2

Similarly, the often-cited randomized class reduction experiment in Tennessee measured an effect size of 0.15 to 0.25 of a standard deviation (Krueger, 1999). Somewhat lower effect sizes have been measured in meta-analyses of comprehensive school reform models (0.09 to 0.15) (Borman et al., 2002) and outof-school programs (0.06 to 0.13 for reading and 0.09 to 0.17 for math) (Lauer et al., 2004). Relative to the experience gained so far with education interventions designed to increase student achievement, the interpretation of their effect sizes should be interpreted differently than suggested by Cohen (1988) for the social sciences more generally: 0.25 of a standard deviation might be considered a large effect, 0.15 a medium effect, and 0.05 to 0.10 a small effect.3

Interpreting effect sizes for Title I supplemental educational services
As previously mentioned, the evaluation of Title I school choice and supplemental educational services conducted by Zimmer et al. (2007) found positive effects averaging 0.08 of a standard deviation unit in both reading and math for students that participated in supplemental services during one school year and effect sizes of 0.15 to 0.17 for students that received supplemental services during two or more years. About 90 percent of the student participants included in the achievement gains analysis were elementary and middle school students.

This interpretation is supported by Lipsey and Wilson’s (1993) review of meta-analyses across psychological, educational, and behavioral outcomes, which concluded that effect sizes of 0.10 to 0.20 should not be seen as trivial.
3

3

Compared to the benchmarks discussed above, the reading and math gains from participating in Title I supplemental educational services during one school year can be interpreted as approximately equivalent to:

 

1.7 to 2.4 months of additional classroom instruction for a 4th grade student and 2.5 to 2.7 months of additional classroom instruction for a 7th grade student.4 a one-tenth to one-seventh decrease in the gap between minority and white students,5 or a small effect relative to class size reduction but equivalent to the lowerbound of effects of comprehensive school reform or of out-of-school programs.

The equivalent effects estimated above are nearly twice as large for students that received supplemental educational services during two or more years. It should be noted that the Zimmer et al. study did not control for the amount of supplemental educational services that each student received (because most of the sample districts did not provide this information); students were considered participants if they attended at least one supplemental services session during the year. Consequently, the effect sizes measured may underestimate the effects of supplemental services for students who completed all supplemental services sessions during the year.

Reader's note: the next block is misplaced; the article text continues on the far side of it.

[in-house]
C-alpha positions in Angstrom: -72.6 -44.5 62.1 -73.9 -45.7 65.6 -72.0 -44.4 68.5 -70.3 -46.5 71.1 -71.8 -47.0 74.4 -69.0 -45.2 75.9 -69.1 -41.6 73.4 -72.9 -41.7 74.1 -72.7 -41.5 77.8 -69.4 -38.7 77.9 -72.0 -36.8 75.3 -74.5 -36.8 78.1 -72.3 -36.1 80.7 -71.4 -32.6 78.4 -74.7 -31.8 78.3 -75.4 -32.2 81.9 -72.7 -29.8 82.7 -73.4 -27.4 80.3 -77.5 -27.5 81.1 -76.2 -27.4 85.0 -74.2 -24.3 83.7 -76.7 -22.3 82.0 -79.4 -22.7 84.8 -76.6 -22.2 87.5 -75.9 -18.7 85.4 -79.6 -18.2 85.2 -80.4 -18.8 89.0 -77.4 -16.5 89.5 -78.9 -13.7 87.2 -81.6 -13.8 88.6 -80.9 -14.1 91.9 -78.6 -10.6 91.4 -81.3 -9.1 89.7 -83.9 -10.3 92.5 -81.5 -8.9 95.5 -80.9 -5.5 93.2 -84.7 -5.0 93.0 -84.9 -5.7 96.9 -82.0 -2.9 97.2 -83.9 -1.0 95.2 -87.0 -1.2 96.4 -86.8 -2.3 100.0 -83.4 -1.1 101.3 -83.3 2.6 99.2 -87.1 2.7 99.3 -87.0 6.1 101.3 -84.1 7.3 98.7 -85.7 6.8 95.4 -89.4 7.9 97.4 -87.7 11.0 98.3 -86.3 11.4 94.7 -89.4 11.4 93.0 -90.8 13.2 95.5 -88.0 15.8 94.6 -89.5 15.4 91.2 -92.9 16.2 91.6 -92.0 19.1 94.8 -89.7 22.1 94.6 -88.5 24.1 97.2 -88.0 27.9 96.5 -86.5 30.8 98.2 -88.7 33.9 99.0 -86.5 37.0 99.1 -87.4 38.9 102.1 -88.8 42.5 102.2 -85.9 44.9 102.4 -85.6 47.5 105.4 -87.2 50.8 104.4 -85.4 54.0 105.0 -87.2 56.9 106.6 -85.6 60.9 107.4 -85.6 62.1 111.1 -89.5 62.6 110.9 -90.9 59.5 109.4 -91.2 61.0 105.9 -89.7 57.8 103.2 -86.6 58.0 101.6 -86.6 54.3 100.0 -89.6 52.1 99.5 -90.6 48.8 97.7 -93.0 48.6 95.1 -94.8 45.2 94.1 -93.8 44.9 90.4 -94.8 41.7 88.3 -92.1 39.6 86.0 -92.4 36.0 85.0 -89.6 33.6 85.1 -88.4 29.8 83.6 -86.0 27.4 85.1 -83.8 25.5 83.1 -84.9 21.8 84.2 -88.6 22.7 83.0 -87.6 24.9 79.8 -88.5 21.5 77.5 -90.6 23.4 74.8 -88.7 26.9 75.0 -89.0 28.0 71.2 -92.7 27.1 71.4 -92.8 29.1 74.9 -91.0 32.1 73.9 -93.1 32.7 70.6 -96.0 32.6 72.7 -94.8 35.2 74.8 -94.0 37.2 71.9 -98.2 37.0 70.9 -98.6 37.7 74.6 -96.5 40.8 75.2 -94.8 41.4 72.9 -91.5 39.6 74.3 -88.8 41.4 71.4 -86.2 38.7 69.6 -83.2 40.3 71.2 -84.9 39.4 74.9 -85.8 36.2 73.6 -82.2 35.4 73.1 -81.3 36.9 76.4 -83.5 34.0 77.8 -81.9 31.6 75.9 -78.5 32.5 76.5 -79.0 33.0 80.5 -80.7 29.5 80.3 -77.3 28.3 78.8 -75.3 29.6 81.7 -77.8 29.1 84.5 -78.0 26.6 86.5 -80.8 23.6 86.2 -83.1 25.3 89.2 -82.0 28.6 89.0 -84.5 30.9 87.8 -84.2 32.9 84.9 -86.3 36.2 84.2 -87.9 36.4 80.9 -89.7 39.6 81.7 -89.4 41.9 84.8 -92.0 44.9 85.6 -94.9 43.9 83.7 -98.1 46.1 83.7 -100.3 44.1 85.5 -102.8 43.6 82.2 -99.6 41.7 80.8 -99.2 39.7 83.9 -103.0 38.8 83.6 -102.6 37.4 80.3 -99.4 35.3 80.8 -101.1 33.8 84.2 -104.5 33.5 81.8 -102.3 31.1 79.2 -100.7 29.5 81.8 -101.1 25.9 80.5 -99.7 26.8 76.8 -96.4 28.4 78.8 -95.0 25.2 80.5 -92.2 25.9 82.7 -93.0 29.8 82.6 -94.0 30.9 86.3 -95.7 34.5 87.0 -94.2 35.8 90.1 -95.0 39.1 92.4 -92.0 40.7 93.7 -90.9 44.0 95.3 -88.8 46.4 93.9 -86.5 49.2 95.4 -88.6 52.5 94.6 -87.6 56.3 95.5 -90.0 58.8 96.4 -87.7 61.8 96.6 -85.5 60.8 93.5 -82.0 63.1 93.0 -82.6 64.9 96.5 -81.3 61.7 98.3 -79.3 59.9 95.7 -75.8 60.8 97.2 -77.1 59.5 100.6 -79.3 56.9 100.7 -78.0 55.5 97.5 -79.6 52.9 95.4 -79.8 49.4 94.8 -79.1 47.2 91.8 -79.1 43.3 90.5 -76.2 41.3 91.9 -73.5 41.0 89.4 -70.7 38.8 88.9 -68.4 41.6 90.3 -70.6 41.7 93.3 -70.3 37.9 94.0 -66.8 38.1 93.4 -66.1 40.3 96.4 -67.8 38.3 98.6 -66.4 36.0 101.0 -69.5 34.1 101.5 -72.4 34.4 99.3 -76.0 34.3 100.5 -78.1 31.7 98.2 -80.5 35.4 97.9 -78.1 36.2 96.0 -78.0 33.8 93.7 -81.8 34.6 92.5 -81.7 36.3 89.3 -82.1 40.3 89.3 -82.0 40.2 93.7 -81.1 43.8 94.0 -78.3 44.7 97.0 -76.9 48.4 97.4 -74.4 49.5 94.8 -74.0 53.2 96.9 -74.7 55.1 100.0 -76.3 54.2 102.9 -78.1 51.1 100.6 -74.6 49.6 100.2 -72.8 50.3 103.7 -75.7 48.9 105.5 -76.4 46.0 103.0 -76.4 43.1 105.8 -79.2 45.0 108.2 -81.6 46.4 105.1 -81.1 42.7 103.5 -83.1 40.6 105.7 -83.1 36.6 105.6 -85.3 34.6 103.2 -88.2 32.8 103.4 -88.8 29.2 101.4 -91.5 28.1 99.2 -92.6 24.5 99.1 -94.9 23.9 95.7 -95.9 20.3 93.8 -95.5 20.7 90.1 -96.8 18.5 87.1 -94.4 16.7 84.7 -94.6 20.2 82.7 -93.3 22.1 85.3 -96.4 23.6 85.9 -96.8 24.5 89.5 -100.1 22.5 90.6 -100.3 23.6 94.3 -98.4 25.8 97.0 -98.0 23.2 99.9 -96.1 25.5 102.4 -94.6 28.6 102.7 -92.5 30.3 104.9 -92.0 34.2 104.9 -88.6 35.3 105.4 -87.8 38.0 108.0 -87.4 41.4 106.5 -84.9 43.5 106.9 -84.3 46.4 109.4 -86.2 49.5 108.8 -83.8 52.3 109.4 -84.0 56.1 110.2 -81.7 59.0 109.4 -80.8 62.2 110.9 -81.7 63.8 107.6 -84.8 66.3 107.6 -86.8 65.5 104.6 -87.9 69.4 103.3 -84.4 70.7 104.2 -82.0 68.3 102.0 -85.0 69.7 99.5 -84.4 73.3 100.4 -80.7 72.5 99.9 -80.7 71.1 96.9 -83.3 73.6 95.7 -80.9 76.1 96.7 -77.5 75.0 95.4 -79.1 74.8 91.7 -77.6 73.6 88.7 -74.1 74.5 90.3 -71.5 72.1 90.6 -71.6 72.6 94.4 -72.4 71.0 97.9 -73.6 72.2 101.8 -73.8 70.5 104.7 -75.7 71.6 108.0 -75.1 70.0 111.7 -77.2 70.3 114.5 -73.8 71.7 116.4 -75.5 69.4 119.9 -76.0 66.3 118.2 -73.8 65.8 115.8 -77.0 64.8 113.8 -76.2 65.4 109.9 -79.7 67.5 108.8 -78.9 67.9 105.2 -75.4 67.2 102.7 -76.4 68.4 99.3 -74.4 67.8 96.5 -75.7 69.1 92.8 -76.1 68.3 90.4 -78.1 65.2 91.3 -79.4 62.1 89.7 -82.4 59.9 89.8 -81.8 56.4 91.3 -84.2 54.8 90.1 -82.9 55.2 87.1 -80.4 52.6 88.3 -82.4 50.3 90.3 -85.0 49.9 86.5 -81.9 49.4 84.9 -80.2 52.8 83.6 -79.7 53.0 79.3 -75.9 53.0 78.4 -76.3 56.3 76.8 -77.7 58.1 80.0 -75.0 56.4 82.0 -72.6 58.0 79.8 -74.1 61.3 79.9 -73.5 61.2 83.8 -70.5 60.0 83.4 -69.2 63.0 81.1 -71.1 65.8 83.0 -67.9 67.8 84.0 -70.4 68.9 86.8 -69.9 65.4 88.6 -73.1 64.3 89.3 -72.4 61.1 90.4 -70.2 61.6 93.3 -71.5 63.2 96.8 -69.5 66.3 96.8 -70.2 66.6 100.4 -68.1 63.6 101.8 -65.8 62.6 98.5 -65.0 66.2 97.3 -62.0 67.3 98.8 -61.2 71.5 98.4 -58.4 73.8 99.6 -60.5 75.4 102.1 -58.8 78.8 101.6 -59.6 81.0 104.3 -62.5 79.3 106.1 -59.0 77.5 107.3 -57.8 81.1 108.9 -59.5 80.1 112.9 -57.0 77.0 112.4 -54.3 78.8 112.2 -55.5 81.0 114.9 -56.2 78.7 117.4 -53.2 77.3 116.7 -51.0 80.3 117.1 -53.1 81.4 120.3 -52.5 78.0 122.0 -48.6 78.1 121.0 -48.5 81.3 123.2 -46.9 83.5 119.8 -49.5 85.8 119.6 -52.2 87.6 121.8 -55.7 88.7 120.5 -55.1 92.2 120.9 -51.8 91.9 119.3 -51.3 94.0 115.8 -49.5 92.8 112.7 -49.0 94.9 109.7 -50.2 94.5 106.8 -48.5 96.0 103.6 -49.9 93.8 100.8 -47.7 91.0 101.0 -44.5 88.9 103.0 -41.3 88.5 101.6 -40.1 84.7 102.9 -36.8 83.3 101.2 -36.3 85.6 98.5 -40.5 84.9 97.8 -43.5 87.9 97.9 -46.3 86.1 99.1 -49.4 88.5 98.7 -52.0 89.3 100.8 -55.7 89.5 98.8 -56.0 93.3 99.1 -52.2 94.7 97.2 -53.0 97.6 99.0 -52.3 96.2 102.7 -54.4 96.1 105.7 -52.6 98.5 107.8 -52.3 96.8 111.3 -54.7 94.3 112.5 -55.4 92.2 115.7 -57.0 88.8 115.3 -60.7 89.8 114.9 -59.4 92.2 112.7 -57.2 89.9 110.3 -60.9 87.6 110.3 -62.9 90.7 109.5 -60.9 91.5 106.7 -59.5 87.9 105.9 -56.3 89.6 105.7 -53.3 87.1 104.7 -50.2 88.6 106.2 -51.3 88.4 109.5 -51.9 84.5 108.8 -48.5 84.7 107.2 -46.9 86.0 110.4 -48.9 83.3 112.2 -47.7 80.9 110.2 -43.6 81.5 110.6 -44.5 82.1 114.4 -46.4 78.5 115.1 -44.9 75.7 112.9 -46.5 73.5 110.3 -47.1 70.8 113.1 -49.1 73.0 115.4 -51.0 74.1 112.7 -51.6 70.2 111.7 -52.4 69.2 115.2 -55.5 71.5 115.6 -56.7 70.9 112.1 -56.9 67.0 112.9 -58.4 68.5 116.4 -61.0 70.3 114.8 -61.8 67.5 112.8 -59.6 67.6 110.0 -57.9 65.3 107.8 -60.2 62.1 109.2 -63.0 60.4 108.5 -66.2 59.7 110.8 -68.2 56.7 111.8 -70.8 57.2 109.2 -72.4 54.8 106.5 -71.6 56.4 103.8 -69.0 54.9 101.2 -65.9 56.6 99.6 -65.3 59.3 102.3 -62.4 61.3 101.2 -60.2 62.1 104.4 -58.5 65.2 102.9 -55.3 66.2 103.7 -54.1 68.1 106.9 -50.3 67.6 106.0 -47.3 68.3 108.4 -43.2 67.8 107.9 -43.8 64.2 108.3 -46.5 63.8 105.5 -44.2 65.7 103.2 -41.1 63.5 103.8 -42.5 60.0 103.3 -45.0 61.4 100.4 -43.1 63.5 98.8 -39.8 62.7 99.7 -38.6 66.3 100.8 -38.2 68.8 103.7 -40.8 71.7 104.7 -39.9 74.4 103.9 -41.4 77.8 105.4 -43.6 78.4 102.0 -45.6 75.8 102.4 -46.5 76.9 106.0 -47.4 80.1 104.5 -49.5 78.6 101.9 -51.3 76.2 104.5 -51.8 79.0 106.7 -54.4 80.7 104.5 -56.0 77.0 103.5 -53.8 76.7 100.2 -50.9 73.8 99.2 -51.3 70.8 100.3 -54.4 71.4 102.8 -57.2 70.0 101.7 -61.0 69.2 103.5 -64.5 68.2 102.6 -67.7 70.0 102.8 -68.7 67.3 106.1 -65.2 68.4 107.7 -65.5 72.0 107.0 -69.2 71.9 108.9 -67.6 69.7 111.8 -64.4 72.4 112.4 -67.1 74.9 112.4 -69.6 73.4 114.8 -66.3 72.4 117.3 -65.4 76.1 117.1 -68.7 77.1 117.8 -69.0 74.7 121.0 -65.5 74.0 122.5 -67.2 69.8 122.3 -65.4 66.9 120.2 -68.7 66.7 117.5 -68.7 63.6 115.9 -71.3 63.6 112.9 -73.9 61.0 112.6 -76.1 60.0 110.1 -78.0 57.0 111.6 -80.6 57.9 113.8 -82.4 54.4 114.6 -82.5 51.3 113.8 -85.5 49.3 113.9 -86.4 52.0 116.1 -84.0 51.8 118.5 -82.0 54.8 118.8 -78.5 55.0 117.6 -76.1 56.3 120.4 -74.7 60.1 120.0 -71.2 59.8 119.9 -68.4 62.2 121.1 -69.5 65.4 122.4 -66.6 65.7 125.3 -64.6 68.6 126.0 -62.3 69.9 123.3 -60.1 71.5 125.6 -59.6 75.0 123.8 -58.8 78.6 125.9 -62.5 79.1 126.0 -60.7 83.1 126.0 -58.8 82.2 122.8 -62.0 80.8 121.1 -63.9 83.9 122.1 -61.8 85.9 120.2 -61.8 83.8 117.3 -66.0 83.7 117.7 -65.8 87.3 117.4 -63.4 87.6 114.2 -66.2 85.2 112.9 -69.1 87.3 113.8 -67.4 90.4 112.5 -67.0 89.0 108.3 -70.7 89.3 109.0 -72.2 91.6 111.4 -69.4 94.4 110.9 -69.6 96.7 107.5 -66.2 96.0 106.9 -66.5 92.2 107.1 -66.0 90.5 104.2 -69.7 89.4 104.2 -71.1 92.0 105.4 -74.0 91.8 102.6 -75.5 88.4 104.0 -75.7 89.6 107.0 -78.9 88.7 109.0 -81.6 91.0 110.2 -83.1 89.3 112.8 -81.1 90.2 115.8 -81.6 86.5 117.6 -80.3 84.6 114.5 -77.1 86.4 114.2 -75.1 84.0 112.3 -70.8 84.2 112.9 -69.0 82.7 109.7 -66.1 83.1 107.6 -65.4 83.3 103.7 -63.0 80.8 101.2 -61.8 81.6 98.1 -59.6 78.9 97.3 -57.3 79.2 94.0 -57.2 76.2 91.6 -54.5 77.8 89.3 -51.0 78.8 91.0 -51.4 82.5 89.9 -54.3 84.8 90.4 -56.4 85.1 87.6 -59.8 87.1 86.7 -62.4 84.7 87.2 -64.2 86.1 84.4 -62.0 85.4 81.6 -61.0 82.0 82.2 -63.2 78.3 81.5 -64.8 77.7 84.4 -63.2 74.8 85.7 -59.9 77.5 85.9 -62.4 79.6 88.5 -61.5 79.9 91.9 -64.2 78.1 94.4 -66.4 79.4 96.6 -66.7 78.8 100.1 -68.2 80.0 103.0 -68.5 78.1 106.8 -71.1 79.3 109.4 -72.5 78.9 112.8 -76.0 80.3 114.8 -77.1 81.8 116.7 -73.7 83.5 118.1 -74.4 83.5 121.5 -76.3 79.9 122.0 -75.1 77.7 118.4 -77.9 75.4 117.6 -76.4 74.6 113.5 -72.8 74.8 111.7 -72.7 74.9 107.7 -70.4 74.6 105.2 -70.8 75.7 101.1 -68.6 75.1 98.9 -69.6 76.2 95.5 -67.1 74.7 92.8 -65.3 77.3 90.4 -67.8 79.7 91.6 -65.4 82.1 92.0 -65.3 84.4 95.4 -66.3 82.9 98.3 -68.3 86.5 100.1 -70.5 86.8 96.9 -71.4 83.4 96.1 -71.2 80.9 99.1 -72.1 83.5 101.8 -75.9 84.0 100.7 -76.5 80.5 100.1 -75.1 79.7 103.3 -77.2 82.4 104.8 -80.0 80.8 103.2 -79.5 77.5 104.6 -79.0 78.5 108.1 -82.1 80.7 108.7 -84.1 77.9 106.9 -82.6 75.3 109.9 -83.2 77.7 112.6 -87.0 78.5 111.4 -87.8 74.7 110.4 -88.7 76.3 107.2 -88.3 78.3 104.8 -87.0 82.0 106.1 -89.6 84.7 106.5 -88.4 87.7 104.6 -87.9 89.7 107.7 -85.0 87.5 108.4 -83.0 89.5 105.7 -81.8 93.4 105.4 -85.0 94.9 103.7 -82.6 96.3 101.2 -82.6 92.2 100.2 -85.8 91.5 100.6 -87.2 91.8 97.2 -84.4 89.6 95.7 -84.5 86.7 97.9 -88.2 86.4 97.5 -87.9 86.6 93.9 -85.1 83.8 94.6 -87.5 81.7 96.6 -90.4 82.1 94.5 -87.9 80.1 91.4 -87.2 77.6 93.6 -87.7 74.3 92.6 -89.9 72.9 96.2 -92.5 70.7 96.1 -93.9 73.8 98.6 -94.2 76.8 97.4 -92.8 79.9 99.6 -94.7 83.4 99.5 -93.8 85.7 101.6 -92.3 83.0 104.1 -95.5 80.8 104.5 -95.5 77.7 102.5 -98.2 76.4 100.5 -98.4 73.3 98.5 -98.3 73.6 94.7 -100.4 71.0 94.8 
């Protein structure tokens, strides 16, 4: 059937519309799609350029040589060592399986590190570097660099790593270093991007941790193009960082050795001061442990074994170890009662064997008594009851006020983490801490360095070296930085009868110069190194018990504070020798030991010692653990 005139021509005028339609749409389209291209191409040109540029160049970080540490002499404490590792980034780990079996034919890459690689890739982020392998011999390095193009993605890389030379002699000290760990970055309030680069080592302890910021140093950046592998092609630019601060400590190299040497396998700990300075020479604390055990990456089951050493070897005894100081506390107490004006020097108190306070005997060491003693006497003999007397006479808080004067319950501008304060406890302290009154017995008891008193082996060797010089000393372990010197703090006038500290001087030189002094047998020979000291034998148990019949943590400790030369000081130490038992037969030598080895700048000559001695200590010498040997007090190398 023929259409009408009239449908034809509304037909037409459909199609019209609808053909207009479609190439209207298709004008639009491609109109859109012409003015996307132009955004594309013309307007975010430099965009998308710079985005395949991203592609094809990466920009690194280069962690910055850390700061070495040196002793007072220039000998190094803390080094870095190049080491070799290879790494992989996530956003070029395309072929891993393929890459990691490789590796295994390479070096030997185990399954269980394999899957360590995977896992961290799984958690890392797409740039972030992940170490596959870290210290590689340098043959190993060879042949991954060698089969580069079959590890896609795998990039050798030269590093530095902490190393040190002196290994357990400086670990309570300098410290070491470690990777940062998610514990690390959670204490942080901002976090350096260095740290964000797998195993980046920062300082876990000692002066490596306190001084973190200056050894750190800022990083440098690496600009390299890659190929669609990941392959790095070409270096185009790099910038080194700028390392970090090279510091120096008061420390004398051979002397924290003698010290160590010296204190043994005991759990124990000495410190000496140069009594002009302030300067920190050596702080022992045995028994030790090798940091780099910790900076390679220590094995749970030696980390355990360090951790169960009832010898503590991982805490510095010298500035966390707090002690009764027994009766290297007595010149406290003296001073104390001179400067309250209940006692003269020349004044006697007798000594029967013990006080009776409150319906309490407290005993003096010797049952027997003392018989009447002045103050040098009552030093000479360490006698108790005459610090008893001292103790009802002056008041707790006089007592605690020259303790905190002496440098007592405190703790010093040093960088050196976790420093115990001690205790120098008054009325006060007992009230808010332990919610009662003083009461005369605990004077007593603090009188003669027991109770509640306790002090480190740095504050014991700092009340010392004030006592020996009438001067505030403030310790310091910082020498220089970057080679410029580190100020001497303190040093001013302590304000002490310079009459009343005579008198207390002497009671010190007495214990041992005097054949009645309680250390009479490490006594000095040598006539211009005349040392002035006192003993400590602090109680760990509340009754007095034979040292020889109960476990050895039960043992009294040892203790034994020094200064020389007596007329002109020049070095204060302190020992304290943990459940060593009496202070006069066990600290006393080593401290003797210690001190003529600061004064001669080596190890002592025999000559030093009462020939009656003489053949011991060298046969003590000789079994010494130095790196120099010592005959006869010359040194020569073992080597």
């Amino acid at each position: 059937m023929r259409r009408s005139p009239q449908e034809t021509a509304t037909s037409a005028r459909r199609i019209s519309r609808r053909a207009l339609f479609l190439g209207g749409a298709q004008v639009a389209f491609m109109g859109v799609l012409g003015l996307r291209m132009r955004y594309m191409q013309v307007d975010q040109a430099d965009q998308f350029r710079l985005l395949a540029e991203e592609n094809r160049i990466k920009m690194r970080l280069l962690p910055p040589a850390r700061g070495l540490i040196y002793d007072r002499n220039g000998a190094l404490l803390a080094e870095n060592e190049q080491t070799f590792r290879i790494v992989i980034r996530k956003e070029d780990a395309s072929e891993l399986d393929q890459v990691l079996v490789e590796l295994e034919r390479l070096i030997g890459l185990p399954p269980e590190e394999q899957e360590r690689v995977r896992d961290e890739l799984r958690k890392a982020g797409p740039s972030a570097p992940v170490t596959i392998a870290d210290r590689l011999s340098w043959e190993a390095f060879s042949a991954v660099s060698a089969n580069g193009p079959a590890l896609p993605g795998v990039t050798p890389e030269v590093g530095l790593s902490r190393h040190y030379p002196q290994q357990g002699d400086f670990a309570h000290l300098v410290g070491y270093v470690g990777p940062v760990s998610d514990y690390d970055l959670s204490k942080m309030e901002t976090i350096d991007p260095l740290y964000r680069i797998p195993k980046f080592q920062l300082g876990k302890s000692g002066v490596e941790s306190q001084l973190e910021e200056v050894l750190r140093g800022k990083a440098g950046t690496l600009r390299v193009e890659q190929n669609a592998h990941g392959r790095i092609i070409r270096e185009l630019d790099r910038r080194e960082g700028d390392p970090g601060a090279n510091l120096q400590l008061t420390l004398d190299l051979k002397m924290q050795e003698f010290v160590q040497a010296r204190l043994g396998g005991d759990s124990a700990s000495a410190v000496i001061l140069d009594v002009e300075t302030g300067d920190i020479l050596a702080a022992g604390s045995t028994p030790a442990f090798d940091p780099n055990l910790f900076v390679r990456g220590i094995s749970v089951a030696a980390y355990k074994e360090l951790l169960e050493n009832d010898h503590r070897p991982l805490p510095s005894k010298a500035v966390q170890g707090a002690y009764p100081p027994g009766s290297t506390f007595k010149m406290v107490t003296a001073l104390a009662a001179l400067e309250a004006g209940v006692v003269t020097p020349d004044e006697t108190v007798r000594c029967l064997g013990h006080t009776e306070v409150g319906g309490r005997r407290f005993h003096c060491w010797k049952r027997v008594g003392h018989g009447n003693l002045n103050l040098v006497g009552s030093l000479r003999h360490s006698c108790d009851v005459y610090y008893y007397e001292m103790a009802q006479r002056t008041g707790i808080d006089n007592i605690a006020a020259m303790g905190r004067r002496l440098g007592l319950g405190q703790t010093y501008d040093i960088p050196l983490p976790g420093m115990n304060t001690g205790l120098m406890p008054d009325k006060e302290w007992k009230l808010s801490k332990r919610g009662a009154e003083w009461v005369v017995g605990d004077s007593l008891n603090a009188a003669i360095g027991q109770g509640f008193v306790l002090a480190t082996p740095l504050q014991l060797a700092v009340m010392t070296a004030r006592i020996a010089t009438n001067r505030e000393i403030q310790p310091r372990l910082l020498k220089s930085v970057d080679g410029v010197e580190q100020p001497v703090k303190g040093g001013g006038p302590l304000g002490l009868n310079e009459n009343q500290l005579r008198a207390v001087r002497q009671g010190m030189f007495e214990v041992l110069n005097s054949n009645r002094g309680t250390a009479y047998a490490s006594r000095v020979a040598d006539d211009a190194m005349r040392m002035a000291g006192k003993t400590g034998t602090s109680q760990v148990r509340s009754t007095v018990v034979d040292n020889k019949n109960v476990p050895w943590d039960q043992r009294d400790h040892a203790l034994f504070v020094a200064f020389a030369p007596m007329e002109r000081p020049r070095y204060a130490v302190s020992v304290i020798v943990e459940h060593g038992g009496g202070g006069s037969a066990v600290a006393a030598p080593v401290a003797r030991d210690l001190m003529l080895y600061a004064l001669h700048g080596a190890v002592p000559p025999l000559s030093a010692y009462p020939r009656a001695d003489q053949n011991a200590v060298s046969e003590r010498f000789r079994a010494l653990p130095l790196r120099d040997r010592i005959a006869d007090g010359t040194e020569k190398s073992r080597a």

References
Borman, G.D., G.M. Hewes, L.T. Overman, and S. Brown (2002). Comprehensive School Reform and Student Achievement: A Meta-Analysis. Report # 59, Center for Research on the Education of Students Placed At Risk. Available at: www.csos.jhu.edu/CRESPAR/TechReports/Report59.pdf. Cohen, J. (1988). Statistical Power Analysis for the Behavioral Sciences, 2nd ed., Hillsdale, N.J.: Lawrence Erlbaum. Hill, C.J, H.S. Bloom, A, R. Black, and M.W. Lipsey (2007). Empirical Benchmarks for Interpreting Effect Sizes in Research, MDRC Working Papers on Research Methodology, New York, N.Y.: MDRC. Available at: www.mdrc.org/publications/459/full.pdf. Krueger, A.B. (1999). “Experimental Estimates of Education Production Functions,” Quarterly Journal of Economics, vol. 114, no. 2. Lauer, P.A., M. Akiba, S.B. Wilkerson, H.S. Apthorp, D. Snow, and M. Martin-Glenn (2004). The Effectiveness of Out-of-School-Time Strategies in Assisting Low0.08 effect size measured by the study divided by the 0.40 one-year learning gain in reading and the 0.56 one-year learning gain in math for a 4th grade student multiplied by 12 months. 5 0.08 effect size measured by the study divided by the lower-bound 0.53 Hispanic gap for reading and the upper-bound 1.04 black gap for math, respectively.
4

4

Achieving Students in Reading and Mathematics: A Research Synthesis, Washington D.C.: U.S. Department of Education, Institute of Education Sciences. Available at: www.mcrel.org/topics/products/151/. Lipsey, M.W., and D.B. Wilson (1993). “The Efficacy of Psychological, Educational, and Behavioral Treatment: Confirmation from Meta-Analysis.” American Psychologist, 48, 1181-1209. Zimmer, R., B. Gill, P. Razquin, K. Booker, and J.R. Lockwood III (2007). State and Local Implementation of the No Child Left Behind Act: Volume I—Title I School Choice, Supplemental Educational Services, and Student Achievement, Washington D.C.: U.S. Department of Education, Policy and Program Studies Service. Available at: www.ed.gov/about/offices/list/opepd/ppss/reports.html#title.

5